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Drug target identified that may increase social interaction in autism

A missing gene in the brain was linked to social avoidance in people with autism, and treating it may help improve the symptom of the disorder.

Researchers at the University of Pennsylvania linked a missing gene in the brain to social avoidance among people with autism spectrum disorder, and in mice missing the gene were able to correct for the symptom using drug treatment. Photo by pathdoc/Shutterstock

PHILADELPHIA, Sept. 9 (UPI) -- A gene in parts of the brain responsible for development and maintenance may represent a new drug target that could increase social interaction in people with autism, according to recent research.

Researchers at the University of Pennsylvania found in experiments with mice that compensating for the absent gene in mice born without it using a drug treatment turned autism spectrum disorder patients' social avoidance into typical social behavior, according to a study published in the journal Biological Psychiatry.

Behavioral symptoms in people with autism spectrum disorder are partially linked to lackluster connections between neurons, though researchers largely still do not understand actions, or lack thereof, in the brain causing the symptoms.

Previous genetic studies have implicated the gene protocadherin 10, or PCDH10, which is a neural cell adhesion molecule involved in brain development and the proper function of synapses. In brain regions where the protein is typical expressed, including parts of the amygdala -- which is involved with emotion and motivation.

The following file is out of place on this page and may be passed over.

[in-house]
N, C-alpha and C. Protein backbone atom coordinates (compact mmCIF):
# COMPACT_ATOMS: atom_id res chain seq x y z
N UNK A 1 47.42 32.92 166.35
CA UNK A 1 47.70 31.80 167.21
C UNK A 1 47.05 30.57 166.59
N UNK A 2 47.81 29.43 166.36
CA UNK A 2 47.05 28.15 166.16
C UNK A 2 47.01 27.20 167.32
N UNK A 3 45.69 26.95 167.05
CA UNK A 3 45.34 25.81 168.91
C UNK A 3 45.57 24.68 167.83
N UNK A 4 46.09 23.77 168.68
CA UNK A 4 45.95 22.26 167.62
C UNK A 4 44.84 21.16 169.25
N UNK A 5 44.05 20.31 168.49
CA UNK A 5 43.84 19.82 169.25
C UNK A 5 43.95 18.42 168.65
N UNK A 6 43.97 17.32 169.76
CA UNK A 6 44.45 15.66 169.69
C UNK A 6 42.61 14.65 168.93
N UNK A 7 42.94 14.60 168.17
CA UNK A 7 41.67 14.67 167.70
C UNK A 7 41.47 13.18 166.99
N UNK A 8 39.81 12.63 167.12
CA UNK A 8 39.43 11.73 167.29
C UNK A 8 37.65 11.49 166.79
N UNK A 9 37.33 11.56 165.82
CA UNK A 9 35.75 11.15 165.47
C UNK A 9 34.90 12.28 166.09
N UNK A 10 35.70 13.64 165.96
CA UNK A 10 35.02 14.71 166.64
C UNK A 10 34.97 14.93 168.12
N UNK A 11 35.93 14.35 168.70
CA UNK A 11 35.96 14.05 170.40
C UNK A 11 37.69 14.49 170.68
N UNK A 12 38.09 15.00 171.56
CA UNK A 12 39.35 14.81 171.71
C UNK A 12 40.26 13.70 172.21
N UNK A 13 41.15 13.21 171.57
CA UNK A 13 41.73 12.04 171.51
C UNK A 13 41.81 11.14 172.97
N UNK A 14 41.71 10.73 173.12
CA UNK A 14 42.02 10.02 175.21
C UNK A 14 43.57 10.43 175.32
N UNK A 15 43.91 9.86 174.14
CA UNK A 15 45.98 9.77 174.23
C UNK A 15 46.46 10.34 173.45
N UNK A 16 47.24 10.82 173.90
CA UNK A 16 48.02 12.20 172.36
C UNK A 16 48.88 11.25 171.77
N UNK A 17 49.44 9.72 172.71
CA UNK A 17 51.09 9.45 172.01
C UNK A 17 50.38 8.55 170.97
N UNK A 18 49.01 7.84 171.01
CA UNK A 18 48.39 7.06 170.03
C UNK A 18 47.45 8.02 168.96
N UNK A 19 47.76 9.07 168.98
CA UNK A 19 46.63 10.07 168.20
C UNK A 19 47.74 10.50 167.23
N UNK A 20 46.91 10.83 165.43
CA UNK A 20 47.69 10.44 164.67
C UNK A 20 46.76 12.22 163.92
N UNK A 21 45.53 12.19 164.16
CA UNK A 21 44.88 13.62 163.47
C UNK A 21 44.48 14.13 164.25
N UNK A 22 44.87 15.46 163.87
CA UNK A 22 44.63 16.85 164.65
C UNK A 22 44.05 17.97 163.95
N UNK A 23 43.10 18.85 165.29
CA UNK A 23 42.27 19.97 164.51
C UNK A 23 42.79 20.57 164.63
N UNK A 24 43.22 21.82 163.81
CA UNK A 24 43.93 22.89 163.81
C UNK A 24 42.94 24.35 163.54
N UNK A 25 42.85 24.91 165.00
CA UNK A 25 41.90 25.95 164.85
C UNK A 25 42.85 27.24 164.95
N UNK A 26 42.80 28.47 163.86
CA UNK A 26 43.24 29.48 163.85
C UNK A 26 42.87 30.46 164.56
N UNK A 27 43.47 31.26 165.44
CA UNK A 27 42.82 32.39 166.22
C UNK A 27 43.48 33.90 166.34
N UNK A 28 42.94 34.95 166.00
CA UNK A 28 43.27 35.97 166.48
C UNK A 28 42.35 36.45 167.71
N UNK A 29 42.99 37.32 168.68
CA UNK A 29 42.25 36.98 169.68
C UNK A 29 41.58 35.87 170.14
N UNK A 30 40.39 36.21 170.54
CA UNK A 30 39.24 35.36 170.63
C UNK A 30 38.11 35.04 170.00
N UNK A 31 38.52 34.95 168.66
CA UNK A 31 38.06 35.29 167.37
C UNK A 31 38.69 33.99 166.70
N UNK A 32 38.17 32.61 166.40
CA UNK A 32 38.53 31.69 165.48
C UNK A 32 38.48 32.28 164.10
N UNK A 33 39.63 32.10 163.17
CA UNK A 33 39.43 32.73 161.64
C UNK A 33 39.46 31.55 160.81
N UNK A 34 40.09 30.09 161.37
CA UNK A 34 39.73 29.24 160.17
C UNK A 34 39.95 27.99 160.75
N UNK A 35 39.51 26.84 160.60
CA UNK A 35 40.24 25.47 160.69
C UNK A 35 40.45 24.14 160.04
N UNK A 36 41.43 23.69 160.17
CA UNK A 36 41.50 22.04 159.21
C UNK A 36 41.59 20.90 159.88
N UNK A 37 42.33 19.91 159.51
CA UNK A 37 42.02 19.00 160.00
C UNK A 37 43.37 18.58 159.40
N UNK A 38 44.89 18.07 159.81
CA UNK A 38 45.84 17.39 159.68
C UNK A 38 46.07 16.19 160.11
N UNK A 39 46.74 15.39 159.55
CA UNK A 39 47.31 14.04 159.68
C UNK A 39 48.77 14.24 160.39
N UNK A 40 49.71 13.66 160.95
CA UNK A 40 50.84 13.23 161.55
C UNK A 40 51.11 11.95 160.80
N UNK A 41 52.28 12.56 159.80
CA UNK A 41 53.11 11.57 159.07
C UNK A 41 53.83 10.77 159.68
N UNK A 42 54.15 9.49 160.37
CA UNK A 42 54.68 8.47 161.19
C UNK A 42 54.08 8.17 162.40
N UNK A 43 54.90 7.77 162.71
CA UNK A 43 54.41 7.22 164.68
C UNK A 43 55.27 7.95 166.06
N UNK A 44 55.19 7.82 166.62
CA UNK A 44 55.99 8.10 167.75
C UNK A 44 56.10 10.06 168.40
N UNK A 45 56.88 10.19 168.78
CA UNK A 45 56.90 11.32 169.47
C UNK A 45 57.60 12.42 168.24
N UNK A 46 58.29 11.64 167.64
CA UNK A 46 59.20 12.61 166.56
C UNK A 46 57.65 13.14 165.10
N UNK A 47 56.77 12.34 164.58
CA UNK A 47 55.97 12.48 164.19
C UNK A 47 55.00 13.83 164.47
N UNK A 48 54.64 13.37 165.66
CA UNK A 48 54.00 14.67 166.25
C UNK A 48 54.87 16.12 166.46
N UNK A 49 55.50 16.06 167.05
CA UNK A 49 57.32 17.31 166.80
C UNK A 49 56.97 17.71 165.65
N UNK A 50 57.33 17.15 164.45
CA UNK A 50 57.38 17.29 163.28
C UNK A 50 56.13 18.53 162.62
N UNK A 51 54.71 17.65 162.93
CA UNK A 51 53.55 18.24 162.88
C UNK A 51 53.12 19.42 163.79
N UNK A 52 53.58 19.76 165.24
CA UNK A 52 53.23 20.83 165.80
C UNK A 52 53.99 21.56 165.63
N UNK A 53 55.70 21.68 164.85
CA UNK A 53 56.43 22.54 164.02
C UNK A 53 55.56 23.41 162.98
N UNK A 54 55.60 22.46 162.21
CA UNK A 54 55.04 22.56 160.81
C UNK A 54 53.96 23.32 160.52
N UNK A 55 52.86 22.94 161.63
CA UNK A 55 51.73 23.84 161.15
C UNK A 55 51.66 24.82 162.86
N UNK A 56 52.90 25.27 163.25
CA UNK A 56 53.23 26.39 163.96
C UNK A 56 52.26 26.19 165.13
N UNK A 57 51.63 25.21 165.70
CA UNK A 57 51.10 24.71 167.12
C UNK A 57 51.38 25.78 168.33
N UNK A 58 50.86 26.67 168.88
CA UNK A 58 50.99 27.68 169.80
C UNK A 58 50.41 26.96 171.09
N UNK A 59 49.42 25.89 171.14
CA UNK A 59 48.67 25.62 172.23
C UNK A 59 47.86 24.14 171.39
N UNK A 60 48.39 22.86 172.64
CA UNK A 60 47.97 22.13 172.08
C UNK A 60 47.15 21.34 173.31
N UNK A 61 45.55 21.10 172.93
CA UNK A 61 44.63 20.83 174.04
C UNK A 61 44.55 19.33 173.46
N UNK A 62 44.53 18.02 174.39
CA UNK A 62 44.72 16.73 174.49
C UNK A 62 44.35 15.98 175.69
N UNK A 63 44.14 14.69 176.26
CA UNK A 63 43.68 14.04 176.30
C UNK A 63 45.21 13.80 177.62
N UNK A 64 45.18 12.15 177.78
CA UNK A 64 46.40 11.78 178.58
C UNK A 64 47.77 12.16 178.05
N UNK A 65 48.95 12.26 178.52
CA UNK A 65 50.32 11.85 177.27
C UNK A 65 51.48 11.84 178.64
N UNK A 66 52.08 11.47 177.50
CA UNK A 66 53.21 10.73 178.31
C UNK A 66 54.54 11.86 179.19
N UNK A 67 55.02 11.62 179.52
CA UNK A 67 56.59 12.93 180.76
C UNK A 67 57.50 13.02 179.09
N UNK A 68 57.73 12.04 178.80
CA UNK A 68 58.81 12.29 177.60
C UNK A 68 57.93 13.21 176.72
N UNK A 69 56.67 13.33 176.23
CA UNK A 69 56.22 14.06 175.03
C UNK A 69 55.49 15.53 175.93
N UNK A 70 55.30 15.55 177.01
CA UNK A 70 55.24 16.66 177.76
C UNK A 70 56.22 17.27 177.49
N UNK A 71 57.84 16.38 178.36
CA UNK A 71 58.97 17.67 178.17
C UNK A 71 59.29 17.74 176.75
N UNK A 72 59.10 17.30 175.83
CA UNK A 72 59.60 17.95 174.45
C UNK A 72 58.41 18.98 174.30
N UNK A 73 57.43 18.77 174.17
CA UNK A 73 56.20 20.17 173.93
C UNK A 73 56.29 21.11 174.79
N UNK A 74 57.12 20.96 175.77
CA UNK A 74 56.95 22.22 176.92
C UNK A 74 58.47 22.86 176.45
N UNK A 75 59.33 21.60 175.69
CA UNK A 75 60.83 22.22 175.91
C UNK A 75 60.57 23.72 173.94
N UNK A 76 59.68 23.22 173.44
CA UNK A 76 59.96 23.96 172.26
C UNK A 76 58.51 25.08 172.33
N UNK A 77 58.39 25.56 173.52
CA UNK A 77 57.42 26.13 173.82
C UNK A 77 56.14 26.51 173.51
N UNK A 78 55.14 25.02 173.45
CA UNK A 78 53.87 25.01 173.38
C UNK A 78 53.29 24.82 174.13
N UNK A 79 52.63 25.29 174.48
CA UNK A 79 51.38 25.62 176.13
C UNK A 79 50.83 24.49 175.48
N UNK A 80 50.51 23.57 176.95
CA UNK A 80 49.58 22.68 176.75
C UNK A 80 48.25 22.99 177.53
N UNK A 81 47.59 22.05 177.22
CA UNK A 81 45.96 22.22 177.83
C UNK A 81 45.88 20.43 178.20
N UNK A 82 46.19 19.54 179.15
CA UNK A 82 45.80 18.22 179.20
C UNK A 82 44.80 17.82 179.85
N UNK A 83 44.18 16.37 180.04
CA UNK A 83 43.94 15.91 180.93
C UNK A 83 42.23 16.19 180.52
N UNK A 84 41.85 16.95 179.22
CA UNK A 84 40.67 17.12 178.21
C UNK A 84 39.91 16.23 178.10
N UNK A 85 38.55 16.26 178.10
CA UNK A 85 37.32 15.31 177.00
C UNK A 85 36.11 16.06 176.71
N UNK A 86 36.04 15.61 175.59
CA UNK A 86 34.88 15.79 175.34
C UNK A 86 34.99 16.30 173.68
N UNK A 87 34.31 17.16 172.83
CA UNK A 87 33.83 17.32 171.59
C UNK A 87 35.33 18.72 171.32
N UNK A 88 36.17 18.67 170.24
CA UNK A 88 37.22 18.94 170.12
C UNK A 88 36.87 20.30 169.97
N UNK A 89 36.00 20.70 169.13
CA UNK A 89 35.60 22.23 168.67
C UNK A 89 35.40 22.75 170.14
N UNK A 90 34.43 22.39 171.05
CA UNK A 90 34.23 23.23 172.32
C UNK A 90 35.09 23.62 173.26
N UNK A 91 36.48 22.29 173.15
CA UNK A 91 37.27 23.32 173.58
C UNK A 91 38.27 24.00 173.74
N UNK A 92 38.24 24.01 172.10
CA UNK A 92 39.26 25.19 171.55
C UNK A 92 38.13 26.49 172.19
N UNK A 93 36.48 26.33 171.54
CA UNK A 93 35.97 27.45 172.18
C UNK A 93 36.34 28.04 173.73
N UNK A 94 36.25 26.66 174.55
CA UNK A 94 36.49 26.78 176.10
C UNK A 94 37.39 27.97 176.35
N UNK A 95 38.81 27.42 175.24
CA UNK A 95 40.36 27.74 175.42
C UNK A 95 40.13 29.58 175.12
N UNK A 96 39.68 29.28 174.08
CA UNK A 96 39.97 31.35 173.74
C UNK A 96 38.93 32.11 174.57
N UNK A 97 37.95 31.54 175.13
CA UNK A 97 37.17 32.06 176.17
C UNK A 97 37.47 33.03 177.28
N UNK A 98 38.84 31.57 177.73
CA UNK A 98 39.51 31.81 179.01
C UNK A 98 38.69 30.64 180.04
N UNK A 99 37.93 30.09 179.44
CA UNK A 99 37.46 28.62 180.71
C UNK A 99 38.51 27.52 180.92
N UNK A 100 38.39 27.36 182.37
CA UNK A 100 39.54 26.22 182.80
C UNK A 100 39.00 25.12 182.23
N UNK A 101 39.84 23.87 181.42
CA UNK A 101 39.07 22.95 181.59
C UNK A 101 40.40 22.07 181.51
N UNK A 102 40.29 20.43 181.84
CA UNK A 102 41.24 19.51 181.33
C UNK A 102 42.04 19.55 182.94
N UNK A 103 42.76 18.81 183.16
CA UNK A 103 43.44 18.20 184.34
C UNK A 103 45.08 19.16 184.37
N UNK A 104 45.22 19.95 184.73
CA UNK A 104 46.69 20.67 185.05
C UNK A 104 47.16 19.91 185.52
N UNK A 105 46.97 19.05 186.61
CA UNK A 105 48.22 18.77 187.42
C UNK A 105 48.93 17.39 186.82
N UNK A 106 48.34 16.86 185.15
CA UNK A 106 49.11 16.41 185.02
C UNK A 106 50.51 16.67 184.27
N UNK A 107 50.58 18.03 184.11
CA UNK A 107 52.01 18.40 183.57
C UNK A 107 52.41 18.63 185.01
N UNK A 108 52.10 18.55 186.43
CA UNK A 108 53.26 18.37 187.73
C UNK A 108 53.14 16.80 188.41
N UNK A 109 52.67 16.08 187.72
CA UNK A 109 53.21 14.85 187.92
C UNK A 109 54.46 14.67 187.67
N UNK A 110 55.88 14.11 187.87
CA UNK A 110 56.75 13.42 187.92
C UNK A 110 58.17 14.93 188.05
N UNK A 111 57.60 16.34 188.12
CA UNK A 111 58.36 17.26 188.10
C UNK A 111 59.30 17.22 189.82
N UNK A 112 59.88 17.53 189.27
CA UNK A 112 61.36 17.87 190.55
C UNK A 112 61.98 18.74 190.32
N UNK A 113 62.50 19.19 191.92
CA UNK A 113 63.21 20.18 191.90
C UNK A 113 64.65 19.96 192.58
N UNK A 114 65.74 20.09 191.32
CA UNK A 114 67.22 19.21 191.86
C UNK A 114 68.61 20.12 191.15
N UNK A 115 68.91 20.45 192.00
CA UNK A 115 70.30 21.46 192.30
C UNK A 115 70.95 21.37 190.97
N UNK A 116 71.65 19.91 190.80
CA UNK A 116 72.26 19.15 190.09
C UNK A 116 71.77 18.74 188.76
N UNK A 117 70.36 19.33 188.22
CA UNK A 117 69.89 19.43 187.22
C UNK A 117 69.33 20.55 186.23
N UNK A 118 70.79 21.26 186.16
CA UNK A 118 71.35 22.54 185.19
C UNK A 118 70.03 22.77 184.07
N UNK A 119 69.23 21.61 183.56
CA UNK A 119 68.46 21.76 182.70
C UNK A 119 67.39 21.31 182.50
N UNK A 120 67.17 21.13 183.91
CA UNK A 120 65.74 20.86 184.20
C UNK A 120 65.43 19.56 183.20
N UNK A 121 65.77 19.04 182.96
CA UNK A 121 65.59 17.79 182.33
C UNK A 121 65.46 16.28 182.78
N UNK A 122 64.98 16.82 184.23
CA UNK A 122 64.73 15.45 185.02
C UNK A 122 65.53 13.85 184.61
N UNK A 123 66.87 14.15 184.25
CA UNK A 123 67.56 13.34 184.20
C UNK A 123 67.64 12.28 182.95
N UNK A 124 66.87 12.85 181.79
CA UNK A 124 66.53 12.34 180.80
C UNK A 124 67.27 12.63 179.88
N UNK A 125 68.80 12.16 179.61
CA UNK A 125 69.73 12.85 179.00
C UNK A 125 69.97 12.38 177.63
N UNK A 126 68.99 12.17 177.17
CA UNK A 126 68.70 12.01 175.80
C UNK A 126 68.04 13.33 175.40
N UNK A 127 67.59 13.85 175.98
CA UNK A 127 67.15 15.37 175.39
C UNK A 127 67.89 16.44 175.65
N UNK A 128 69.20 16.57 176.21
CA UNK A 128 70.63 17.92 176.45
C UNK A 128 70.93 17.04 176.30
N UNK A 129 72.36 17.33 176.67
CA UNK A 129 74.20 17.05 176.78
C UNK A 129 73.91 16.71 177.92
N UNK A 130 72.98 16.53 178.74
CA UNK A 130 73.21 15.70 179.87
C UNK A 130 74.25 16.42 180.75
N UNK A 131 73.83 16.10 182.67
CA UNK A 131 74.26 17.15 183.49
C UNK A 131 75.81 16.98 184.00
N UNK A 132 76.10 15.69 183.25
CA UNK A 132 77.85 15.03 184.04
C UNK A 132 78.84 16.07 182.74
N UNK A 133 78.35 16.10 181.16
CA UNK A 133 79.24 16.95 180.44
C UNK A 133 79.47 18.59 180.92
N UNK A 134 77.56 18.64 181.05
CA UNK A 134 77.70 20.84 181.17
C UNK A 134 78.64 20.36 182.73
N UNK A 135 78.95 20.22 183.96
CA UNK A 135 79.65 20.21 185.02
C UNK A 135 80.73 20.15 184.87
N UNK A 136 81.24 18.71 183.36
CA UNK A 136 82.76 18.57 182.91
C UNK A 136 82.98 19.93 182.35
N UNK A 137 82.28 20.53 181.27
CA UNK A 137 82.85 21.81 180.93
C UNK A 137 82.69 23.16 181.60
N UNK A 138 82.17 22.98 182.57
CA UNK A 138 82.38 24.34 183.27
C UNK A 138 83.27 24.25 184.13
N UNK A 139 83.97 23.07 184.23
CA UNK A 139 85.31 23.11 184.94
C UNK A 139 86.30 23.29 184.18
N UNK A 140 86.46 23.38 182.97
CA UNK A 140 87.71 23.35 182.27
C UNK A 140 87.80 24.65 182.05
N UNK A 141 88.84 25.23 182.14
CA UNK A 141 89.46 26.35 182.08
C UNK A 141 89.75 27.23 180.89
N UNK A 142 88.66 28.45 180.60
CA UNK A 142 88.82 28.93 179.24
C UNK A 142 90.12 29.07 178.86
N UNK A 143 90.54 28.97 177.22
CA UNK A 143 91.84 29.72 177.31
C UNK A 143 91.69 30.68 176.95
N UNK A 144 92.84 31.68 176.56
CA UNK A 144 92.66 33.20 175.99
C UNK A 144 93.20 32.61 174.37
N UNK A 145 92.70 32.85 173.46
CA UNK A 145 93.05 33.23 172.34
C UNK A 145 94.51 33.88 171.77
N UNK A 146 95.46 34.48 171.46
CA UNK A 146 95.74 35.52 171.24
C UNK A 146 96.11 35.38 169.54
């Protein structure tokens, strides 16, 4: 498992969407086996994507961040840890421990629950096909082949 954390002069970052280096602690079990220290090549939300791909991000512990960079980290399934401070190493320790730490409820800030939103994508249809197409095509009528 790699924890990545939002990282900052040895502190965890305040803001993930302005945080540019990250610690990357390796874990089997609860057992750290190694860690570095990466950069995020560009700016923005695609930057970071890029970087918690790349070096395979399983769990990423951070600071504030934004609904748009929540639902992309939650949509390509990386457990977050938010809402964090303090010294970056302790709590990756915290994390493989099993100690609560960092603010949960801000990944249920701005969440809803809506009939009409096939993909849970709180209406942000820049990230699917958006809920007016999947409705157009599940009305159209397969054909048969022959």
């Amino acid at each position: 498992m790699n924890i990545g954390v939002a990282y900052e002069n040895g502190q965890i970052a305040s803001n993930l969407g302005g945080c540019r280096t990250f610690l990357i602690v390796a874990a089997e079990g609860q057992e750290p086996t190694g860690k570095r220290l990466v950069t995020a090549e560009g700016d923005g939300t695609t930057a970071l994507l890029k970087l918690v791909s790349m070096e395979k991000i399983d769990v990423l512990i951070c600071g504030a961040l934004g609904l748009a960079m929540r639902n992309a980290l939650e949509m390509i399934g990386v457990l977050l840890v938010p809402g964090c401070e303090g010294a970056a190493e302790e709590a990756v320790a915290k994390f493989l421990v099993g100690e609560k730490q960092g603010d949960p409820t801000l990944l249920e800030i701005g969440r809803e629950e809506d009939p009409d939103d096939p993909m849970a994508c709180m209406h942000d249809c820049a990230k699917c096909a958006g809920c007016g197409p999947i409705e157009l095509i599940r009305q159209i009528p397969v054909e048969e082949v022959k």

For the study, the researchers first observed mice with the PCDH10 gene knocked out, which showed reduced social behavior similar to that seen in human ASD patients.

The researchers also saw lower levels of glutamate receptor subunits, or NMDA recepted subunits, in the amygdala. When they treated these deficits with the drug d-cycloserine, which binds to the NMDA receptor, the social avoidance seen in mice without the PCDH10 gene disappeared and they became more normal in their social interactions.

In addition to suggesting more study should be done on correcting deficits caused by the missing gene, the researchers say preliminary clinical studies with humans have shown results similar to those seen in the new study with mice -- suggesting more work should be done in the area.

"This research could significantly change our understanding of the causes and brain changes in autism and could lead to new treatment approaches for the harder-to-treat social aspects of ASD," Dr. Edward Brodkin, an associate professor of psychiatry and director of the Adult Autism Spectrum Program at the University of Pennsylvania, said in a press release.

Stephen Feller,  Sept. 9, 2016